Employers covered by the Family and Medical Leave Act (FMLA) undoubtedly have access to their employees’ sensitive medical information. This is because it’s best practice for leave administrators to request medical certifications in order to determine the need for employees’ FMLA leaves. Additionally, medical information is often needed when engaging in the interactive process to determine reasonable accommodations under the Americans with Disabilities Act (ADA).
Understandably, this is sensitive information that you need to take strides to protect in order to remain compliant with various security and privacy regulations at the federal and state levels. Acquiring and storing this information carefully is essential in ensuring your organization is compliant with all regulations. By following some simple guidelines, you can strike the perfect balance of protecting your employees' FMLA confidentiality and gathering the information you need to manage leave!
Your Obligations As An Employer
If an employee needs FMLA leave for their own serious health condition, you may choose to request certification of the condition in order to approve their case. A medical certification will include details pertaining to the employee’s condition. Take care to avoid requesting more information than required to process the leave, and consider any privacy legislation which impacts the information employers can request in support of a medical leave. Also, be aware that you generally may request recertification no more than once every 30 days, in connection to an absence.
You can mitigate the chance of missteps during the FMLA certification process by utilizing the forms provided by the Department of Labor (DOL), or by modelling your own forms on them. You might also consider implementing a leave management solution which automatically produces the correct forms for each case and notifies you when it’s time to recertify.
When it comes to requesting documentation to support an employee’s need for reasonable accommodation under the ADA, bear in mind that you should only require enough information to establish the employee’s disability, current restrictions, and their need for an accommodation.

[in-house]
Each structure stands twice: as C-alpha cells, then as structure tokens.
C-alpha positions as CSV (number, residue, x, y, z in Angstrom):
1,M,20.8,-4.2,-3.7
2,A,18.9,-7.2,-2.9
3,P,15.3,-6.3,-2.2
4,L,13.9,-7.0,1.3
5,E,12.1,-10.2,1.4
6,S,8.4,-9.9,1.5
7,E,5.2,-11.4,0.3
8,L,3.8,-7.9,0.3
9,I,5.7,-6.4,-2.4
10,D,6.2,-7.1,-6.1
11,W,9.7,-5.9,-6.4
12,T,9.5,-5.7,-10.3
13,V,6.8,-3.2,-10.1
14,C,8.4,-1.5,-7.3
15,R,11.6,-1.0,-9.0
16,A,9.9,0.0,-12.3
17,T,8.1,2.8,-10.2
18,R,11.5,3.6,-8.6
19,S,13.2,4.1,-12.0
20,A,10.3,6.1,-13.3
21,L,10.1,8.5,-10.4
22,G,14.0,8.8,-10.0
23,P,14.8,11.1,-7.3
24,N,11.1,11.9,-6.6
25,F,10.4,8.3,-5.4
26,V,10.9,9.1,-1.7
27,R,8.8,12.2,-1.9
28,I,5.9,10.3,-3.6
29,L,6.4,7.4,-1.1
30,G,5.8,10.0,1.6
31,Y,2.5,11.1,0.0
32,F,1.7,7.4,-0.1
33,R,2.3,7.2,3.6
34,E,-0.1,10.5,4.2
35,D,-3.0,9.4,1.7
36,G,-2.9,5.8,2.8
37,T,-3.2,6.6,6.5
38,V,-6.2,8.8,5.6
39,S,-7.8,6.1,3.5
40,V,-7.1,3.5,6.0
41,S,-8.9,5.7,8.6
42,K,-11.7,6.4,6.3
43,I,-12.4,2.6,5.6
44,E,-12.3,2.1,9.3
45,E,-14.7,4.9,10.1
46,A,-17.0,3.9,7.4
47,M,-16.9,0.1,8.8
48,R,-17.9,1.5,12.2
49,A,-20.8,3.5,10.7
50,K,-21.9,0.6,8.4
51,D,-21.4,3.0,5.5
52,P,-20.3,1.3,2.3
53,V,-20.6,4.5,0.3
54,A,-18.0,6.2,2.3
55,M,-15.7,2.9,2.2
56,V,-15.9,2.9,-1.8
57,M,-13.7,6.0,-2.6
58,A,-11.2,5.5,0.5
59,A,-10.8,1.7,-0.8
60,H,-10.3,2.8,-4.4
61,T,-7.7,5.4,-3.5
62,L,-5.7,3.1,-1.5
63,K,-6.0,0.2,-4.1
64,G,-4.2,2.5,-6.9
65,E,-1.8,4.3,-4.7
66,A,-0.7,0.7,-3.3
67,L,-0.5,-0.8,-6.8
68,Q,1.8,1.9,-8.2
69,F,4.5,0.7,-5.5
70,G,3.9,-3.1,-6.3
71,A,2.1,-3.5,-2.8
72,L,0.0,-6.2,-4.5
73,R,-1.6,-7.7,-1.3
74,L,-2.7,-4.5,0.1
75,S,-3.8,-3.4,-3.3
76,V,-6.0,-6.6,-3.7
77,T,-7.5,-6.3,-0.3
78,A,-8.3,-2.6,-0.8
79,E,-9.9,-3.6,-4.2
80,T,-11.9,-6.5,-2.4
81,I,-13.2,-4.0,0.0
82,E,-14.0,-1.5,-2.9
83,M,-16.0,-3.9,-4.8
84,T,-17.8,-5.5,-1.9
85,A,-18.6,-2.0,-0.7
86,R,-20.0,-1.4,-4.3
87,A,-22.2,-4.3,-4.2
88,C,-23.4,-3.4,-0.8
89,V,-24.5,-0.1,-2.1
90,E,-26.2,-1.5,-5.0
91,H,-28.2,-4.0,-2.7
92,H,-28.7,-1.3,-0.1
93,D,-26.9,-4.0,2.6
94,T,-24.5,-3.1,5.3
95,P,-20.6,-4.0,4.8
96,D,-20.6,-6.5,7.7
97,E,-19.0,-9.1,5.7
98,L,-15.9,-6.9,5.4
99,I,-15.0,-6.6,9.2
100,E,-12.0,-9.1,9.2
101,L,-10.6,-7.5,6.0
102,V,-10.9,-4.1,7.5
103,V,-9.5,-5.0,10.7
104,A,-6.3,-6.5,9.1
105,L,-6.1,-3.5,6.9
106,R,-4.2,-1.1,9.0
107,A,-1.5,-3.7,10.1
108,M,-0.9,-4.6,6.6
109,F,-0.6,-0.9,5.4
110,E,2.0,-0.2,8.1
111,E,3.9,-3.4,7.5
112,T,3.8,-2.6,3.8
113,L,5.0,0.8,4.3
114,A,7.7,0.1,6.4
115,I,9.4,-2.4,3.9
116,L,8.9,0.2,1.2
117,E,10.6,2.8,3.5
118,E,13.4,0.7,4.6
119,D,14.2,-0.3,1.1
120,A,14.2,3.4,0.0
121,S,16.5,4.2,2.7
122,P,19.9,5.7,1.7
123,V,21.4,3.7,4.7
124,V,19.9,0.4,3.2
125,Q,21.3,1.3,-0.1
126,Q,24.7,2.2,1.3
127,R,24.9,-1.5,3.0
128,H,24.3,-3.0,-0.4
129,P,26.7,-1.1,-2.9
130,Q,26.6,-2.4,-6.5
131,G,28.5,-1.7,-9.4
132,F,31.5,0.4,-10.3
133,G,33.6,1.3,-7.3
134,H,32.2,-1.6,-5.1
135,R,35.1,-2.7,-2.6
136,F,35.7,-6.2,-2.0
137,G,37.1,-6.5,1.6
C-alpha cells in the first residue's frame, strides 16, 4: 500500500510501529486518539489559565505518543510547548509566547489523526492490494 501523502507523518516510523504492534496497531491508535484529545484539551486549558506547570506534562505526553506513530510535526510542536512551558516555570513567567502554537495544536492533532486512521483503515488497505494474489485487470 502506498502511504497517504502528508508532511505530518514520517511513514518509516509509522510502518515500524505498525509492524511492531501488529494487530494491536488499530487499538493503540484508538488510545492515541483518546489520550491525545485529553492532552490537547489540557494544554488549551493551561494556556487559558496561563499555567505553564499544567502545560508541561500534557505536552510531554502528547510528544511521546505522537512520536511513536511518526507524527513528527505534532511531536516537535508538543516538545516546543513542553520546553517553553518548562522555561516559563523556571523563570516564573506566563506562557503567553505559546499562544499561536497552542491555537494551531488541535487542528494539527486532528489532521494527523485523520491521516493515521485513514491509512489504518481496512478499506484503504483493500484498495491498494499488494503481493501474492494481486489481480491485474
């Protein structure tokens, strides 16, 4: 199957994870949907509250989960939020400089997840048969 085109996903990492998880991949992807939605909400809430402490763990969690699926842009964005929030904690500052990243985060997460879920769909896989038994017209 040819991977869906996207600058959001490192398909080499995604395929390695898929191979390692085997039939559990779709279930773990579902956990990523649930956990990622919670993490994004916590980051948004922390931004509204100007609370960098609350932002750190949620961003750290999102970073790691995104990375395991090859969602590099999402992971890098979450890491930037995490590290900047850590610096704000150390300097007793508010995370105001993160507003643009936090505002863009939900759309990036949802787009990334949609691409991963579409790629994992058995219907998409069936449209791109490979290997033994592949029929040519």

A good rule of thumb is that any solicitation of medical information must stick explicitly to the medical facts: medical impact on essential functions, onset, likely duration, medical necessity for intermittent leave, etc.
Additionally, be aware of the Genetic Information Nondiscrimination Act (GINA). This act prohibits employers from requesting any genetic information, such as genetic predisposition and family history.
Once you’ve collected the required information, it’s time to ensure the data is stored appropriately. Medical information disclosed for the purposes of certifying FMLA leave or providing reasonable accommodation under the ADA is to be kept confidential! These records must be stored separately from an employee’s other personnel files. Only those who administer leave should have access to the information in these medical records, save for these instances outlined in the FMLA recordkeeping requirements (§825.500):
- Managers or supervisors who must be informed of work restrictions or accommodations
- First-aid and safety personnel providing emergency treatment
- Government officials performings audits